The Limits of Gerrymandering


    Gerrymandering is the act of dividing a territorial unit into election districts to give one political party an electoral majority in a large number of districts while concentrating the voting strength of the opposition in as few districts as possible.

    Imagine you are a Republican congressman in the House of Representatives whose district only consists of three people. Now imagine that your party redraws your district so that your three constituents are your best friend Tim, your brother, and your roommate. These are three Republicans whose ideals generally align with yours. Tim’s ideals are almost identical to yours and he will almost always support you. However, there is some risk that your brother and your roommate could be swayed by another candidate, given the right circumstances. So, your party redraws your district so that it consists of Tim, your uncle (who is also a Republican), and someone who holds the exact same views as Tim. Now you feel pretty secure with this set up. You are almost guaranteed to hold your seat since the two Tims are dyed in the wool supporters and your uncle is more conservative than your brother. However, your party finds itself in control of redistricting again and thinks: “hey, we can do one better.” So, they redraw your district so that it consists of three exact copies of Tim. Things are pretty great for you now. You have a constituency that loves you and agrees with you; your seat in congress is rock solid. But, a problem arises.

    Your party decides to push a bill that Tim does not support. With the newest redistricting you are only supported by Tim and people who hold his same viewpoints. In short, you are entirely supported by Tims. If you go against what they want, they will throw you out of office and replace you with someone who will. In the past, upsetting Tim would not have been an issue as you could have turned to your brother or your roommate for support. Unless all three of them had opposed your party’s agenda, which is unlikely since they are all members of that party, you could manage to support the Republican leadership and hold your seat. Unfortunately, you are no longer a representative for the Republican party, you are a representative for the Tim party. Either you do what Tim likes, or you start updating your resume.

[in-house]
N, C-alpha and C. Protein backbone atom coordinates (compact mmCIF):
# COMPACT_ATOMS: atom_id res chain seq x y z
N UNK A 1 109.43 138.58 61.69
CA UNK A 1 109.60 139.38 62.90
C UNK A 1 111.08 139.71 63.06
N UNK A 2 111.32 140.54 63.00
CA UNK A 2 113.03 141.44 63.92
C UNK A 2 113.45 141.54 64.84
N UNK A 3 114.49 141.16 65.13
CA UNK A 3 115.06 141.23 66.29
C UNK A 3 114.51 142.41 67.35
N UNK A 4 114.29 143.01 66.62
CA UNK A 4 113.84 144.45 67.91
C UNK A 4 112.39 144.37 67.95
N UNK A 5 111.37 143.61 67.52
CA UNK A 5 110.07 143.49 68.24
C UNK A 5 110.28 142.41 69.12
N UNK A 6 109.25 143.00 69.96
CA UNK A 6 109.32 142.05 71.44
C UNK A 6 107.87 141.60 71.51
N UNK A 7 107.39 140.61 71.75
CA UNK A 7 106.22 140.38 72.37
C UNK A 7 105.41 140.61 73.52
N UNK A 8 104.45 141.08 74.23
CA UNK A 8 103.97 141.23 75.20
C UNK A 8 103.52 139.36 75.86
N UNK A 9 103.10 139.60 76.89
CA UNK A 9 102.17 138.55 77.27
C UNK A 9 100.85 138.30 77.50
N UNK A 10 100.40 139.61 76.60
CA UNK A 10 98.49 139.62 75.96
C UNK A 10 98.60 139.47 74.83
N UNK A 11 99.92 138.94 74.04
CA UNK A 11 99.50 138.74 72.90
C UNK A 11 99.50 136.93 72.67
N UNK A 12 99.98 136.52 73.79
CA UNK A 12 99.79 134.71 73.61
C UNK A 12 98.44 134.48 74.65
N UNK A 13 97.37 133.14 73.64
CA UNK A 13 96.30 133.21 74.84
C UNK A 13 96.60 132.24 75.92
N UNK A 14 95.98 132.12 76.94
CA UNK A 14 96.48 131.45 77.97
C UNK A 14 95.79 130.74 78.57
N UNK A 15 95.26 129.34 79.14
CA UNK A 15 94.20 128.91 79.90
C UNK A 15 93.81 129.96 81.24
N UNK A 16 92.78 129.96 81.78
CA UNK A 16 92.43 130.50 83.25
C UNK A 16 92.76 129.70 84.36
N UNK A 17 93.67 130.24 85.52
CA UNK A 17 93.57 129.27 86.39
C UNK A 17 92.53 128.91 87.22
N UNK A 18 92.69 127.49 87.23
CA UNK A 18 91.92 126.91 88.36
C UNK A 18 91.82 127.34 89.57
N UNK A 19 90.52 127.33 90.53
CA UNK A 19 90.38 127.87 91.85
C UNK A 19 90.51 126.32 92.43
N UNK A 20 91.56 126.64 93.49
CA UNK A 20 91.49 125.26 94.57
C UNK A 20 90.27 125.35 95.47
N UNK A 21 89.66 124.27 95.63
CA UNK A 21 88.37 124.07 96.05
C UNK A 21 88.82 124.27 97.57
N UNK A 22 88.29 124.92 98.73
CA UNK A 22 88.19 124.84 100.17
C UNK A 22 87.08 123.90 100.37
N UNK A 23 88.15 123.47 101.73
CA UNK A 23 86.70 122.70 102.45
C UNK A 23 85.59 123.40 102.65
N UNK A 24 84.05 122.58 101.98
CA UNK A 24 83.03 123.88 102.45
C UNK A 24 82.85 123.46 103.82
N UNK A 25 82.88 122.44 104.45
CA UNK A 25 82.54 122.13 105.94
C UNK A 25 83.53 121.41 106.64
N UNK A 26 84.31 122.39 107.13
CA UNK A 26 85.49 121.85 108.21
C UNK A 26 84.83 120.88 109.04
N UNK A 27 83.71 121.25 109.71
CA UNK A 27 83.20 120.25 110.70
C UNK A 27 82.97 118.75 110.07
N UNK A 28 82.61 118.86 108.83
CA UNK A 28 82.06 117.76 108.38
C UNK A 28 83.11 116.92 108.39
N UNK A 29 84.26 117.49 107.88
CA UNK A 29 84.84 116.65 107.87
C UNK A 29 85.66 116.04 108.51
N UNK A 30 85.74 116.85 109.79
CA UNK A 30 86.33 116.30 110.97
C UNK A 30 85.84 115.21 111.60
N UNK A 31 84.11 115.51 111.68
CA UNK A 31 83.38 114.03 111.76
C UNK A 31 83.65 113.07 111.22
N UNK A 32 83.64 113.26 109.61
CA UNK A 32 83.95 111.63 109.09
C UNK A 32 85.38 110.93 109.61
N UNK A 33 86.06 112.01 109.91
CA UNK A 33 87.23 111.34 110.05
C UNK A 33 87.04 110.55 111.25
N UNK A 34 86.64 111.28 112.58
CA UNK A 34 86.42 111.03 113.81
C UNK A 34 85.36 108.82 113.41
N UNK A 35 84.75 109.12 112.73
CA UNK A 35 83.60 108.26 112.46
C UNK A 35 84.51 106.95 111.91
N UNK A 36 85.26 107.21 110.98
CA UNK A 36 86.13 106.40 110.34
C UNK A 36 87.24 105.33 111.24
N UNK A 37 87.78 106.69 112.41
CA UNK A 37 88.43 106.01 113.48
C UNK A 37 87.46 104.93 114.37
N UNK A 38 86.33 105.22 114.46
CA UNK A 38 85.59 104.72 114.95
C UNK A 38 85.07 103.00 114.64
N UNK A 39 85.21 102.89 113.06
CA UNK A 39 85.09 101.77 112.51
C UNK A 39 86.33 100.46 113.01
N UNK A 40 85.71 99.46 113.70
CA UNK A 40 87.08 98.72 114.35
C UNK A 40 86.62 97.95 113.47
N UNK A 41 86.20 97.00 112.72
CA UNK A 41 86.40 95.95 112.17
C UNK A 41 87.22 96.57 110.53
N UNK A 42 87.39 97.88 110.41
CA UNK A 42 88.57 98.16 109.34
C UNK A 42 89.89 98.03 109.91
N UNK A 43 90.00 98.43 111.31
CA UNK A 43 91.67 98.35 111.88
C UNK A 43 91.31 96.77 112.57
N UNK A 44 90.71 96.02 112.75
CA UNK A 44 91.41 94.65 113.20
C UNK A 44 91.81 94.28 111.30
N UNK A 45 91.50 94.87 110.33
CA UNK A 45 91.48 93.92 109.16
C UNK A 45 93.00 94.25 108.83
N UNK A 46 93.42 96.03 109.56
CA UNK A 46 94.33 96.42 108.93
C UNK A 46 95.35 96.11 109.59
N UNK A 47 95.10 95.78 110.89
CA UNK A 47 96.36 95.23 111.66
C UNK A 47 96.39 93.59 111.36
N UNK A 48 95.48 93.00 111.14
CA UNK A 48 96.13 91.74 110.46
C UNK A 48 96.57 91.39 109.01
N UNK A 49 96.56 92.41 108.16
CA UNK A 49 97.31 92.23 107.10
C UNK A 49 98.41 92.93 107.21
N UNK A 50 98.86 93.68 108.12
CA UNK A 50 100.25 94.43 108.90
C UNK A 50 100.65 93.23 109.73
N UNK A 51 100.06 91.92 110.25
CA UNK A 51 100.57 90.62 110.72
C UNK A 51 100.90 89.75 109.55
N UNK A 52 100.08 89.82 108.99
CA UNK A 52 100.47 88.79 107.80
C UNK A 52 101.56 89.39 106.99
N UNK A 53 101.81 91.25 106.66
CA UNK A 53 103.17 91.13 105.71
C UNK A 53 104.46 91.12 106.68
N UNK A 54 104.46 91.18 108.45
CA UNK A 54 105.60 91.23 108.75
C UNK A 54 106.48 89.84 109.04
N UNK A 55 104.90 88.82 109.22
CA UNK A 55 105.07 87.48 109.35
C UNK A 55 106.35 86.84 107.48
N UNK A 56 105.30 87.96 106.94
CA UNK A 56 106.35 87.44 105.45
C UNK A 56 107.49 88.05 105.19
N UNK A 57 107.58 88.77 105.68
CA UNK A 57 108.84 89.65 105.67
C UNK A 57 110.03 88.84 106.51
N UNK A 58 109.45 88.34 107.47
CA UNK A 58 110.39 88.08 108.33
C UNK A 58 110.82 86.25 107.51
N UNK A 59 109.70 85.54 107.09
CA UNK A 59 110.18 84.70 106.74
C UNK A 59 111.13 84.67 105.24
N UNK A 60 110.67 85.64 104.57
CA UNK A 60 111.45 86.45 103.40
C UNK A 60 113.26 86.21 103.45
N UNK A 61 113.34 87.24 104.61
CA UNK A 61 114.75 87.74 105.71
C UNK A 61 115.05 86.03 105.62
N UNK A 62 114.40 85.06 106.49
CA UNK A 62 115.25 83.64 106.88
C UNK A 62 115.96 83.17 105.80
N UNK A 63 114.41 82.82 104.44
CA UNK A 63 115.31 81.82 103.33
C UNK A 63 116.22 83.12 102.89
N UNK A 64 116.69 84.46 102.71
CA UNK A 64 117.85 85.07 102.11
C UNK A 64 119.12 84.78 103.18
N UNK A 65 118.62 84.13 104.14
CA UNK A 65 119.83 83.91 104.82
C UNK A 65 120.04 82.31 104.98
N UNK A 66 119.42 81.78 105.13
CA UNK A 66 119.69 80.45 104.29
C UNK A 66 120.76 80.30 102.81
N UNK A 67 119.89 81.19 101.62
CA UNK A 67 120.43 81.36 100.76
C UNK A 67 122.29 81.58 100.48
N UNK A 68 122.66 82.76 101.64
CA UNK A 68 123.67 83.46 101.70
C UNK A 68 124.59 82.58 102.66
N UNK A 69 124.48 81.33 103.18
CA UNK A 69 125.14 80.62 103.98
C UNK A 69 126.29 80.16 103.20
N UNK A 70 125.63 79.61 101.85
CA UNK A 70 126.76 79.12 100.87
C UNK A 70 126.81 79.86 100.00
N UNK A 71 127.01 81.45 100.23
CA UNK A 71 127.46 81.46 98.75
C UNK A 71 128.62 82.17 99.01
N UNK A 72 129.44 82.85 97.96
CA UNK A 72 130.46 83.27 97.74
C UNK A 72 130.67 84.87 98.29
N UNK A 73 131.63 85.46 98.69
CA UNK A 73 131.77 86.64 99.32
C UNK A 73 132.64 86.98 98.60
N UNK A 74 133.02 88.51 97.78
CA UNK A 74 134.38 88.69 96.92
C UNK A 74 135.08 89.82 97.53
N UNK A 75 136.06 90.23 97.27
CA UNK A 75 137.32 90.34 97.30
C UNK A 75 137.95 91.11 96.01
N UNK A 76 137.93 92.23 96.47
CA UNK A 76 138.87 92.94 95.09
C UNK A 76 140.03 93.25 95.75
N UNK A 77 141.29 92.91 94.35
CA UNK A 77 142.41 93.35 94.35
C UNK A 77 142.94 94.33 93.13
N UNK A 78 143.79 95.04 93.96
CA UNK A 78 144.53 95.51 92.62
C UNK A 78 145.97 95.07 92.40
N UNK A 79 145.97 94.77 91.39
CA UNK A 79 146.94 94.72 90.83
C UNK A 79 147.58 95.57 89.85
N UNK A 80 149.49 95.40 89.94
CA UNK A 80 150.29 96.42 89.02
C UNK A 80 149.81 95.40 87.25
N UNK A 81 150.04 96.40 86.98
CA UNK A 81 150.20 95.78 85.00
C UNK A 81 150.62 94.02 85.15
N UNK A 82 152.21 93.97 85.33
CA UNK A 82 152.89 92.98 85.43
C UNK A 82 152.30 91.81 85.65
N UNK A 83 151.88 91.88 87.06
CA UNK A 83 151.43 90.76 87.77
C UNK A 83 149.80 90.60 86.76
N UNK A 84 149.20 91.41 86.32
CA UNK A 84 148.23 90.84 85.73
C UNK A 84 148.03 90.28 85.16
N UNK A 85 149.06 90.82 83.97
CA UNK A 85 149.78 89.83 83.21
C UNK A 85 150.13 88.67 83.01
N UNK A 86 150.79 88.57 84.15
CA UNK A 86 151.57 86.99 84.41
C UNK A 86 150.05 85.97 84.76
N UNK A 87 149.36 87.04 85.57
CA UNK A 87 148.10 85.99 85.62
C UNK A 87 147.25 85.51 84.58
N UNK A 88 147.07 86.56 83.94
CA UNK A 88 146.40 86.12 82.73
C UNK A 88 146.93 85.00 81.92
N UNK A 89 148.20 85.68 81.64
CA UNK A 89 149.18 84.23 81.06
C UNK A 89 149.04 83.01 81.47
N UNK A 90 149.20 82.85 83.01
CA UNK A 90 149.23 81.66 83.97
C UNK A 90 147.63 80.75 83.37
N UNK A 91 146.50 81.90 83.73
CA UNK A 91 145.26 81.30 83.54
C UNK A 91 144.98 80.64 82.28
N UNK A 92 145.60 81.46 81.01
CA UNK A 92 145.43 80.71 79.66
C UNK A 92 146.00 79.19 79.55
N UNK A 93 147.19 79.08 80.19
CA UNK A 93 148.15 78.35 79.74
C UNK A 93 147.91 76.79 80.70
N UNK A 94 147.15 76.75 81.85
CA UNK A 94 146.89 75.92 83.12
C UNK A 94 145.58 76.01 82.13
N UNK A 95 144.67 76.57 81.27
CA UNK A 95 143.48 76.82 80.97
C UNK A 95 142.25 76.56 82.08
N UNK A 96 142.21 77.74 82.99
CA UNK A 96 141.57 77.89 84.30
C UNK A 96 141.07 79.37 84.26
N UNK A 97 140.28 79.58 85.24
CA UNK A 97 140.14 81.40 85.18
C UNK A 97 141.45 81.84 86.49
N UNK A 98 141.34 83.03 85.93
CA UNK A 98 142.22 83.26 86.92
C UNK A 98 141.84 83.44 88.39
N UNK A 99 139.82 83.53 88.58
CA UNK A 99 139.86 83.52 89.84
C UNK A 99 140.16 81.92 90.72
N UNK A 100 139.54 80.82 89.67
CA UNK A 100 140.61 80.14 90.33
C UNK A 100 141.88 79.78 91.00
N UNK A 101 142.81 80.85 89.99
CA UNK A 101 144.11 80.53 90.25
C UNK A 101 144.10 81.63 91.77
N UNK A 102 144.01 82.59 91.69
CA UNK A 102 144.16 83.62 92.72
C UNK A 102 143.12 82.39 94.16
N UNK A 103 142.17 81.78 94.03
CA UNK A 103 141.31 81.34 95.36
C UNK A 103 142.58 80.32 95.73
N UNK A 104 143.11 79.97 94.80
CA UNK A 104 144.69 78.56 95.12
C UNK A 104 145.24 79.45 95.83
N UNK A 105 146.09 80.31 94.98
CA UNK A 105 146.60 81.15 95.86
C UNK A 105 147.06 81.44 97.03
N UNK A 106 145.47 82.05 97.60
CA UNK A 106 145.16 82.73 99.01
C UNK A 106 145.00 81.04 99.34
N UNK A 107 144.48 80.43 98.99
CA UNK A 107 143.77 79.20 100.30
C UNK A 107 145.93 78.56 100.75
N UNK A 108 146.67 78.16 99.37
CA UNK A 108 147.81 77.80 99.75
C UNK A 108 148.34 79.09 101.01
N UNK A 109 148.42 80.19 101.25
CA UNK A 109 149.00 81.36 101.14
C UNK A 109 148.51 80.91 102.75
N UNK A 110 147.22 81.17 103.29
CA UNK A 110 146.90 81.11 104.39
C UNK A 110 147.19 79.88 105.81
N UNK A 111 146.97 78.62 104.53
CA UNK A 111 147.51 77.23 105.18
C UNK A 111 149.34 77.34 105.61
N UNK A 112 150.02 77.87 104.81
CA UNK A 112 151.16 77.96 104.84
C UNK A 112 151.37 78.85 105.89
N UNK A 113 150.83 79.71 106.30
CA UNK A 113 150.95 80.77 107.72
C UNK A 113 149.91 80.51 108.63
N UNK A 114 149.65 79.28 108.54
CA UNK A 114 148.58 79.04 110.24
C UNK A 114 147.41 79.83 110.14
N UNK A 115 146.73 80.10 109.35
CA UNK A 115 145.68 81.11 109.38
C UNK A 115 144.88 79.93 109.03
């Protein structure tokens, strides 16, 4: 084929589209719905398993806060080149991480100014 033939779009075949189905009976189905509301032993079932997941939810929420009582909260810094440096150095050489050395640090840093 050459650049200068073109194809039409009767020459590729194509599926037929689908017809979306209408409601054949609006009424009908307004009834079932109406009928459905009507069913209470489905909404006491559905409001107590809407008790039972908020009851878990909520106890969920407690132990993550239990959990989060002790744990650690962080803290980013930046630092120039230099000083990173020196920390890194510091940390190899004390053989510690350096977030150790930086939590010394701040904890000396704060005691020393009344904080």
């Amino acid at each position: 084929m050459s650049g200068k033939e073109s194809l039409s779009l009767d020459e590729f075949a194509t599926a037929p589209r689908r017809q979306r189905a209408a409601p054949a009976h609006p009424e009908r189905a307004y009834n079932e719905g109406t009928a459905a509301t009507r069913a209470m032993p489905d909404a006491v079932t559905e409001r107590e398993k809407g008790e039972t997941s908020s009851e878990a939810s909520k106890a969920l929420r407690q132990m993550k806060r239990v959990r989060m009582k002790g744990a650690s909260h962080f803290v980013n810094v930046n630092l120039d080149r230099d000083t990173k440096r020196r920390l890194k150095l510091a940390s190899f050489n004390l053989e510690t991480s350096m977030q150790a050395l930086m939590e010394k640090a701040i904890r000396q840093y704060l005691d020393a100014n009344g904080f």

This reality might not bother you, personally, all that much. You and Tim have very similar interests, so you generally get to vote how you want. However, you pose an enormous problem for the Republican leadership because you have become invulnerable to compromise. You won’t accept half-measures because Tim will oust you if you don’t perfectly represent his interests. On the flip side, neither the Republicans nor the Democrats can run a successful campaign against you so long as you have Tim’s support. This deadly combination eliminates any possibility of compromising with you. Your vote becomes a fact, not a bargaining chip. Either the powers that be do what you (by extension Tim) want, or they accept your vote as lost.

    The 30-some House Republicans who have been generally credited with enabling the government shutdown predominantly come from districts that are securely dominated by an ideologically homogenous constituency (Tim). Ironically, the only way to overcome these representatives is by breaking up their constituents through redistricting. The Republican Party is suffering the effects of this the most right now but the Democrats, particularly in Maryland, are trying hard to catch the same disease. The reality is that national parties cannot rely on endless redistricting in order to shore up their power bases. The end result of such a policy will be the ultimate failure of the parties as they lose the ability to control their members through compromise and deal brokering. It may well be the case that the Republican Party would be much stronger if more of its members were elected by fewer Republicans.